Categories: commentary, intimacy, relationships | Tags: , , , , , , , , , , , , , , | 1 Comment

April 15, 2013


Categories: family, intimacy, marriage, personal, relationships | 2 Comments

Sexual Litmus Test?


*Warning: This post may be laced with TMI*

Okay, so back in early 2004 I was chatting with a friend online and I told them I had a good weekend and a great morning.  First thing they asked me was, “Oh, did you get some?”  I rolled my eyes at the realization that some people equate having a good morning or day, with having sex.  Like it’s the only reason anyone would have a good day.  I mean, I’m sure there have been plenty of people who’ve had sex and still had bad days (especially if the sex was bad ).  But anyway, I found this particularly interesting because most people who knew me would never have asked this question.

I proceeded to tell them that I hadn’t had sex since 2000.  Their follow up question was “Why??”, almost as if it was the most preposterous thing they’d ever heard.  They couldn’t believe that “someone like me” (their words) hadn’t had sex in 4 years.  I had no idea what they meant by that.  I mean, should I have like a Daily Recommended Sex Allowance label on my forehead?  Instead of going into all of that, I just told them, “Well… the last time I had sex was in 2000 with the woman who would become my ex-wife in March 2001.”  I explained to then that I didn’t believe in having sex outside of marriage.  And of course, this was a total shocker to them, as if the fact that Dre (my fiance at the time) and I had never had sex was unimaginable. 

“You mean, you’re gonna marry somebody you’ve never had sex with??”

“Uh… yeah.  And you find this strange?”

“Hell yeah, I do!  There’s no way I’d marry someone without knowing how good they were in bed first!”

“Um… so you’re saying that you’ll only marry somebody if the sex is good?”

“Not just good.  It has to be amazing!”

I thought to myself… “and you wonder why you’re not married.” shy Evidently sex (not just sex, but “amazing sex”, as they put it) is their prerequisite to marriage.  Now, I know a lot of people that have sex all the time, married or not.  But this was my preference.  Even so, I don’t think it should ever be a deciding factor on whether or not to marry someone.  There are other factors one might consider far more important… you know, like drug & alcohol addiction… criminal background… or even lifestyle and goals.  In marriage, great sex or not, you will never reach the goal together if you’re walking in different directions.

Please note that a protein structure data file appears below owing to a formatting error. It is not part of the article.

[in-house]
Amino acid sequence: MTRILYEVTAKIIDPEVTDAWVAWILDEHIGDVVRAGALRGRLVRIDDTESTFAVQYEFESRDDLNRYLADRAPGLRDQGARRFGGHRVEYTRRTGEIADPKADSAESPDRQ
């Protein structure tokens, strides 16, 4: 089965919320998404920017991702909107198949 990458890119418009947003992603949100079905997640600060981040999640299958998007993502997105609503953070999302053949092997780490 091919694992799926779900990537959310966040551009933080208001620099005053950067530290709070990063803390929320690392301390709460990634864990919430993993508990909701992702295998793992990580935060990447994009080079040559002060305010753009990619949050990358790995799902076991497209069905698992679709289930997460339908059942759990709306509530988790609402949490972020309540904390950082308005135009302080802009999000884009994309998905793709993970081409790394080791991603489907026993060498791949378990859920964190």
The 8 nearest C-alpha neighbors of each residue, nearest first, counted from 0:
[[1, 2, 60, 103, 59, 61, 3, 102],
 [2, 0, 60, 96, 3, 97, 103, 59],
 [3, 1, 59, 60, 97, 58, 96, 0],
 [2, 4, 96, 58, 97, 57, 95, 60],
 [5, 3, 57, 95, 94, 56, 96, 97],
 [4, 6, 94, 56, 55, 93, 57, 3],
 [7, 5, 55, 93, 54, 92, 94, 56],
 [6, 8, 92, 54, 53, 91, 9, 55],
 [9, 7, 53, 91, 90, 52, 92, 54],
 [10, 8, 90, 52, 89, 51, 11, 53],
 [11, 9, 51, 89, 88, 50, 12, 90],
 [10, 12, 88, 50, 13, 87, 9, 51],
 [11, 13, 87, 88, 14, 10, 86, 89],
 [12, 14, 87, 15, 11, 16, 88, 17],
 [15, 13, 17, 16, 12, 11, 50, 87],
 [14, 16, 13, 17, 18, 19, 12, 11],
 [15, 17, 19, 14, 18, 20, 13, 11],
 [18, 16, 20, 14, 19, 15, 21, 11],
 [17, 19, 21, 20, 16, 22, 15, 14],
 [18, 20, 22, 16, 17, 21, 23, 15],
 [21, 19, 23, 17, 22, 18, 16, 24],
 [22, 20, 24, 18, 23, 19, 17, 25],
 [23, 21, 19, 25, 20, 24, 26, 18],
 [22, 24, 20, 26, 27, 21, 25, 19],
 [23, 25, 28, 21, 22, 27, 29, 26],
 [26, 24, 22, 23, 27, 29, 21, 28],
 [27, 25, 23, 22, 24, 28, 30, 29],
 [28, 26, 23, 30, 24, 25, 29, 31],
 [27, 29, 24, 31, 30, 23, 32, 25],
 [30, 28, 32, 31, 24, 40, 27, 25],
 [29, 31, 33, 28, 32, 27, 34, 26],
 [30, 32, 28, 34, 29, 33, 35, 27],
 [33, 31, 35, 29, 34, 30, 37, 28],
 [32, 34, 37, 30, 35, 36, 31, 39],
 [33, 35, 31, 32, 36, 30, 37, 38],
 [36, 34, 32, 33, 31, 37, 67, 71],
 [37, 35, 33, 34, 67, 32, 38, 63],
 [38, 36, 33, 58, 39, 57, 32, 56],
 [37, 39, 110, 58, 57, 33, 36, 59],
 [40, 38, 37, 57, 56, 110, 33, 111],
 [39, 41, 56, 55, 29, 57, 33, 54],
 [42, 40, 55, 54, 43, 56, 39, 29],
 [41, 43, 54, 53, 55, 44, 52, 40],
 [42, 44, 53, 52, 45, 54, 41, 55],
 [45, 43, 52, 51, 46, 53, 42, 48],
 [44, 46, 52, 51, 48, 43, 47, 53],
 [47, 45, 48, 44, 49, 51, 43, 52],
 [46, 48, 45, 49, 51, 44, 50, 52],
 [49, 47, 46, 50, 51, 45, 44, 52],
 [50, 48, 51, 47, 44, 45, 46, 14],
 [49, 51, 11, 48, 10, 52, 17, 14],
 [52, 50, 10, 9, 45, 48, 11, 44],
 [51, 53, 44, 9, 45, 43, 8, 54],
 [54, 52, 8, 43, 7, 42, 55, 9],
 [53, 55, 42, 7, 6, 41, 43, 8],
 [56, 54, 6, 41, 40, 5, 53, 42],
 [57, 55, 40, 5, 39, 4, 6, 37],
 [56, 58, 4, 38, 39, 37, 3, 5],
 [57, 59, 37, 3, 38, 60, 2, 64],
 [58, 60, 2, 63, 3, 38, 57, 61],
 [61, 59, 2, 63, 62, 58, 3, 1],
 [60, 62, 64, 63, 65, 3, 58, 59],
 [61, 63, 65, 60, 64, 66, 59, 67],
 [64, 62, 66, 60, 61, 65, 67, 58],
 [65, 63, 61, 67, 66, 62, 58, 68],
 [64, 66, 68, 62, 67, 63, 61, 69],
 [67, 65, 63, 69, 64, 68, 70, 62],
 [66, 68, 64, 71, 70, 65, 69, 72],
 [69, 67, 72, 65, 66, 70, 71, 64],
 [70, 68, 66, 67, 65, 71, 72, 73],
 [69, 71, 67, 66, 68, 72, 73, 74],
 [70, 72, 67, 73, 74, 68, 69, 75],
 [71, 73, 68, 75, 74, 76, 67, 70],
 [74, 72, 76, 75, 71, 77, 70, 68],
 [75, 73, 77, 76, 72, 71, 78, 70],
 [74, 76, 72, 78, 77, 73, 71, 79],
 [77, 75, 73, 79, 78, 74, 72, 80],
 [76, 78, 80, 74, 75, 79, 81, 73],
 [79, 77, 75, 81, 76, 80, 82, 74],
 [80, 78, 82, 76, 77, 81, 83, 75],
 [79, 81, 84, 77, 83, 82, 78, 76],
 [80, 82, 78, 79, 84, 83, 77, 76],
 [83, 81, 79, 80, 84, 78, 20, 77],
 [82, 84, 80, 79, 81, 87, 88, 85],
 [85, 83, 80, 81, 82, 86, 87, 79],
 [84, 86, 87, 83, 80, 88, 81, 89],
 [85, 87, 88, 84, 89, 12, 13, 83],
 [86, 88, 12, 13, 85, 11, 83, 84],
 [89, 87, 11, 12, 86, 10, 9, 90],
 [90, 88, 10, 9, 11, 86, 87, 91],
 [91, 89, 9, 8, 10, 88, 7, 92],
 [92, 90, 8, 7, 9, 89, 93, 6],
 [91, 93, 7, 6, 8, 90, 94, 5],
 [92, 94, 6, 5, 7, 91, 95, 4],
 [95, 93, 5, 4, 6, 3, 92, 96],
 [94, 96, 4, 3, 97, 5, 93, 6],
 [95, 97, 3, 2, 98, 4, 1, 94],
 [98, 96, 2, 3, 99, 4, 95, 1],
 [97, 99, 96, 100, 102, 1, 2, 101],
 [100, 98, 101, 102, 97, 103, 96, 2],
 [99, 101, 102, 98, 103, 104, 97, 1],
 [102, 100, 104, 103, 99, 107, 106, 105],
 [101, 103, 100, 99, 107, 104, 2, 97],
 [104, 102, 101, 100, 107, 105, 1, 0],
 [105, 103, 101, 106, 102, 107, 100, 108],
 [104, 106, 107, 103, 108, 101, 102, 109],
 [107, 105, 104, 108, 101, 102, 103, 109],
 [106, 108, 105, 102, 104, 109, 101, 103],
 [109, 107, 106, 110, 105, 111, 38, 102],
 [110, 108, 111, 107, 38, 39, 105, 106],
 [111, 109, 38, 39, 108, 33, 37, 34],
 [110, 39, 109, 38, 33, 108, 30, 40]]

Categories: commentary, intimacy, marriage, opinion, personal, relationships, sexuality | Tags: , , , , , , , , , | 3 Comments

DOVE NOTE #67 – Murder of the Mood


Okay men, raise your hand (or simply nod in sullen agreement) if you’ve even had one of those days where you and your wife have been eying each other up all day. Flirty text messages flying back and forth.  Leaving little notes around the house full of cryptic innuendo. Wearing her favorite fragrance. Having brief conversations on the phone full of titillating descriptives. All of this in anticipation of getting intimately skinected to one another later. And then…

You ask a brainless question about her choice of clothing, or make a sideways statement about weight whose context is misconstrued, or simply fail to see, remember or do something rather important and BAM! You’ve killed the mood and sex is abruptly OFF the table… for the evening, possible for the week depending on the severity of the crime. Of course, you feel blindsided and you have no idea how you went from the Playboy Penthouse to the Devil’s Dog House. 😦

If this sounds familiar, just know that you’re not alone. There are many men who have inadvertently murdered an otherwise amorous mood. I call these moments instances of “Sudden Libido Disruption“. Sometimes the SLD is so great, the rift now between you so wide, that there is usually little chance of recovery, if any.

So how do you avoid the relational faux pas that result in SLD? Well you have to start of by understanding what has taken place. As I’ve mentioned earlier, for many women intimacy is tied inextricably to the heart and mind. This is why it’s important to keep the focus on the two of you throughout the day. Those breathy phone calls and sexting go a long way to filling her thoughts with being together. A major barrier to arousal is anything that would cause her to become distracted or preoccupied. So you don’t want to introduce any topic, situation or circumstance that might hijack her mind. Mindjackers can manifest in the form of frustrating circumstances (ugh… you didn’t take the garbage out like you promised and now there are ants all over the kitchen!) or financial discussions (wait, I thought YOU were going to pay the gas bill?) or even comments that prompt “futurisms(sigh.. I just have to lose this last 15 pounds before Christmas). It doesn’t even have to be that she’s necessarily mad at you, but the result is the same: SLD.

The bottom line is this… be mindful of what you say and be sensitive to where she’s at emotionally. You won’t lose with healthy doses of encouragement, attention and good ol’ fashioned romance.

Categories: Dove Note, intimacy, marriage, relationships, Series | Tags: , , , , , , , , , , , , , , , , , , , | 4 Comments